Since its introduction in 1993, the VIX Index has been considered by many to be the world's premier barometer of investor sentiment and market volatility. Several investors expressed interest in trading instruments related to the market's expectation of future volatility, and so VX futures were introduced in 2004, and in 2006 it became possible to trade VIX options.
Options and futures on volatility indexes are available for investors who wish to explore the use of instruments that might have the potential to diversify portfolios in times of market stress.
Much of the information below is taken directly from the CBOE website.
What is VIX Index?
The CBOE Volatility Index® is an up-to-the-minute market estimate of implied (expected) volatility that is calculated by using the midpoint of real-time S&P 500® Index (SPX) option bid/ask quotes. More specifically, the VIX Index is intended to provide an instantaneous measure of how much the market thinks the S&P 500 Index will fluctuate in the 30 days from the time of each tick of the VIX Index.
CBOE calculates the VIX Index using standard SPX options and weekly SPX options that are listed for trading on CBOE. Standard SPX options expire on the third Friday of each month and weekly SPX options expire on all other Fridays. Only SPX options with Friday expirations are used to calculate the VIX Index.*Only SPX options with more than 23 days and less than 37 days to the Friday SPX expiration are used to calculate the VIX Index. These SPX options are then weighted to yield a constant, 30-day measure of the expected volatility of the S&P 500 Index.
How Do I Trade VIX?
VIX cannot be traded directly. However, traders can trade VIX futures, trade VIX options and also some other VIX related products, like VXX.
VIX derivatives generally expire on Wednesday mornings. If that Wednesday or the Friday that is 30 days following that Wednesday is a CBOE holiday, the VIX derivative will expire on the business day immediately preceding that Wednesday.
Last Trading Day
The last trading day for VIX options is on the business day (usually a Tuesday) immediately before expiration. If that day is a CBOE holiday, the last trading day for an expiring VIX option will be the day immediately preceding the last regularly scheduled trading day.
The final settlement value for VIX futures and options is determined on the morning of their expiration date (usually a Wednesday) through a Special Opening Quotation ("SOQ") of the VIX Index using the opening prices of a portfolio of SPX options that expire 30 days later.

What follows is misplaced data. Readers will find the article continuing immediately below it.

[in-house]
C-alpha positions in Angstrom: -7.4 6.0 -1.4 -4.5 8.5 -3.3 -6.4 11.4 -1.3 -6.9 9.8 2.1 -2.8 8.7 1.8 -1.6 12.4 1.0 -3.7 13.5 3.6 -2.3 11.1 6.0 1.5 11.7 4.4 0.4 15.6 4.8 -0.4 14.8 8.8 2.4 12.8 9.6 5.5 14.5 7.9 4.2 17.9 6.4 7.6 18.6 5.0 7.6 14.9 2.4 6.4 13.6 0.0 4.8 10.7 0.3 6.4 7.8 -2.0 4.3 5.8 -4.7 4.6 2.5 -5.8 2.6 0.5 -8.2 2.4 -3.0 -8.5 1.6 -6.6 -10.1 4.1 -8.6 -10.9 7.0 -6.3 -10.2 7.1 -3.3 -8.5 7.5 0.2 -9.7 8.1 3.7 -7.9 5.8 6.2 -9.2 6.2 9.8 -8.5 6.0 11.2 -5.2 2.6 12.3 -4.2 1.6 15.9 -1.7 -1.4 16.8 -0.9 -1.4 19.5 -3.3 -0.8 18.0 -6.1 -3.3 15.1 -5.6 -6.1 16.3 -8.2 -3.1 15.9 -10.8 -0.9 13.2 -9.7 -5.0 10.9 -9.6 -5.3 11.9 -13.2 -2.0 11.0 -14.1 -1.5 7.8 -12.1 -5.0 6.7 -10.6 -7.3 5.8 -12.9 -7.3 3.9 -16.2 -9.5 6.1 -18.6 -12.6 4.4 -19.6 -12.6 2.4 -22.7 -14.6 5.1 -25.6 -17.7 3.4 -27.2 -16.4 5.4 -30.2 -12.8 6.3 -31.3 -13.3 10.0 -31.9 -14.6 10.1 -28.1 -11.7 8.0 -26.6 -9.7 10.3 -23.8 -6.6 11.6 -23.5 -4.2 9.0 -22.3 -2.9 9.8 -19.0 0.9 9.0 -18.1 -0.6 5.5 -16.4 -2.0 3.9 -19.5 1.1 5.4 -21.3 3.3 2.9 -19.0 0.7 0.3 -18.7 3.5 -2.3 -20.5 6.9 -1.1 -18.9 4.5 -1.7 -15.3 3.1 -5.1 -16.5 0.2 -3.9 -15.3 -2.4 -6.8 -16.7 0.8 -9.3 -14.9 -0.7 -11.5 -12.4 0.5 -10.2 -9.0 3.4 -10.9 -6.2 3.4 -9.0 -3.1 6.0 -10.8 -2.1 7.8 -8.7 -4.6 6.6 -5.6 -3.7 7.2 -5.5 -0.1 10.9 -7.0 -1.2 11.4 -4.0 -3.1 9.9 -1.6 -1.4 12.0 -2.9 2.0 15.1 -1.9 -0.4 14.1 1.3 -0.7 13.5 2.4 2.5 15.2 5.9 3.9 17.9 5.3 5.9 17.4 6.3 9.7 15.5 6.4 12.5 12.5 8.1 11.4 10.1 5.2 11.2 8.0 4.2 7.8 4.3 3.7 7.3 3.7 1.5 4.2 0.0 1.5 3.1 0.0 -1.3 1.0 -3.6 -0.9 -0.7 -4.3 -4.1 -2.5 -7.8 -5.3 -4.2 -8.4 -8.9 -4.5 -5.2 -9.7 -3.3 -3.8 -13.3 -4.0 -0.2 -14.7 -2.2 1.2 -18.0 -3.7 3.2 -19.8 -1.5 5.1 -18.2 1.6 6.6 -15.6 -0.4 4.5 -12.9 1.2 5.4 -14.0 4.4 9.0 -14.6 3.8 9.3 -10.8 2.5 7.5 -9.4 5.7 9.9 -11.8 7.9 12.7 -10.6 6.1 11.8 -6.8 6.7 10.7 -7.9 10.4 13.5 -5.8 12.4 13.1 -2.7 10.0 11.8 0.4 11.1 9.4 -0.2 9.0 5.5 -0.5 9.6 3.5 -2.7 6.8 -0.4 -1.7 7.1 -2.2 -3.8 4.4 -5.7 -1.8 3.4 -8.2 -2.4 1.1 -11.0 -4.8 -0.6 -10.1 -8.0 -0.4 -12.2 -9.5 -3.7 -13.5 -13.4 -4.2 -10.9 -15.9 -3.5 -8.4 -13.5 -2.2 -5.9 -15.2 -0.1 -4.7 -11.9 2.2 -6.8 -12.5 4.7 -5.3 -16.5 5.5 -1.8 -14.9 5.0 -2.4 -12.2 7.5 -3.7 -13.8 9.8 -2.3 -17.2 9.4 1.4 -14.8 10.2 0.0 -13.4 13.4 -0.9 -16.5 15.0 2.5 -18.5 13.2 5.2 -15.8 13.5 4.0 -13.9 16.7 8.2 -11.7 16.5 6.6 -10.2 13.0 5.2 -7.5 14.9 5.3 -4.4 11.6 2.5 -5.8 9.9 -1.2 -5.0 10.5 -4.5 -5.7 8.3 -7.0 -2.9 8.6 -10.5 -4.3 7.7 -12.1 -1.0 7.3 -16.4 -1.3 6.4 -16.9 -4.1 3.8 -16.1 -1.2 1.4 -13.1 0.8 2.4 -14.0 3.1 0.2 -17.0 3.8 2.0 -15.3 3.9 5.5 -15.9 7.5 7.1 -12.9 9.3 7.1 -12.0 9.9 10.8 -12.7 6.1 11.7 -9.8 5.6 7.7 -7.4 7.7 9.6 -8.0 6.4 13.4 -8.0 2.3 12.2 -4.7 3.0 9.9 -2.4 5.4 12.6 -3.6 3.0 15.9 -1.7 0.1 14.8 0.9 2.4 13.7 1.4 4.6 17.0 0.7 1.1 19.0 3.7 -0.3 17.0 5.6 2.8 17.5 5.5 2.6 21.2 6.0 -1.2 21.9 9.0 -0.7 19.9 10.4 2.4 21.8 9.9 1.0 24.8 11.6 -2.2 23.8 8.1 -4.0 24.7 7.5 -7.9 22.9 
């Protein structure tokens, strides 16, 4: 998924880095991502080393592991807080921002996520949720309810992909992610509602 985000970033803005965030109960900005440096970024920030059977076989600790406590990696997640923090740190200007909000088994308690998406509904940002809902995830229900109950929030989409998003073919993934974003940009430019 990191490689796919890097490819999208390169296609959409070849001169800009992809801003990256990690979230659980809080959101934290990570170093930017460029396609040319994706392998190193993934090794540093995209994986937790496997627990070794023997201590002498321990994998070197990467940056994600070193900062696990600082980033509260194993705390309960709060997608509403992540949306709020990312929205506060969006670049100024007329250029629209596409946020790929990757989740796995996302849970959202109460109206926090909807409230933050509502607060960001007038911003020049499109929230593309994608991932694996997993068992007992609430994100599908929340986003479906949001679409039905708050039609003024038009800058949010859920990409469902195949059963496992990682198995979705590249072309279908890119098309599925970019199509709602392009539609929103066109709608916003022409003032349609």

VIX Options Pricing
Please note that VIX options prices are based on VIX futures not the VIX spot. The VIX options are European exercise. That means you can’t exercise them until the day they expire. There is no effective limit on how low or high the prices can go on the VIX options until the exercise day. VIX trading hours are: 7:30am to 4:15pm Eastern time.
Since VIX options are based on VIX futures, they bahave very differently from "regular" options. For example, calendar spread can have negative values - this would never happen with regular calendars.
The Relationship of the SPX and the VIX
The chart below shows the daily closing prices for the S&P 500 and VIX during the third quarter of 2012. The blue line and left scale represent the S&P 500 while the red line and right scale represent VIX. This chart is a typical example of how the S&P 500 and VIX move relative to each other on a daily basis.
The table below examines price behavior from January 1, 2000 to September 28, 2012. During this time period the S&P 500 closed higher on 1692 trading days, and of those days, VIX closed lower on just over 82% of the time. Also, during this period, the SPX closed lower on 1514 trading days, and of those days, VIX closed higher over 78% of the time. Altogether, during the period covered in the table, VIX moved in the opposite direction of the S&P 500 about 80% of the time.
The conclusion from those tables is simple: VIX usually goes up when SPX goes down, and vice versa. That’s why many investors have (for better or worse) seen an “investment” in VIX as a kind of hedge against market risk.
VIX Futures Curve
A futures curve is a curve made by connecting prices of futures contracts of the same underlying, but different expiration dates. It is displayed on a chart where the X axis represents expiration date of a futures contract and the Y axis represents prices. The concept of futures curve is similar to that of yield curve, which is used for bonds or the money market and displays interest rates of different maturities.
VIX futures curve is made of prices of individual VIX futures contracts. The first point (the left end of each curve) on the chart on this page is the spot VIX Index value; the others are futures prices.
Contango vs. Backwardation
When a futures curve is upward sloping from left to right, it is called contango (we say that a market is in contango). In contango, near term VIX futures are cheaper than longer term VIX futures. Contango is very common in VIX futures, especially when the spot the CBOE Volatility Index® is very low. Contango can be interpreted in the way that the futures market expects the VIX (and volatility in general) to rise in the future.
The opposite situation, when near term futures are more expensive and futures curve is downward sloping, is called backwardation. Backwardation is less frequent than contango in VIX futures, but not uncommon. It typically occurs when the spot the CBOE Volatility Index® spikes up (to levels such as 35-40 or more) and the market expects volatility to calm down somehow in the future.
VIX Term Structure (or VIX Futures Term Structure) is also the name frequently used for VIX futures curve.
VIX is a very complicated product. Please make sure you understand how it works before trading it.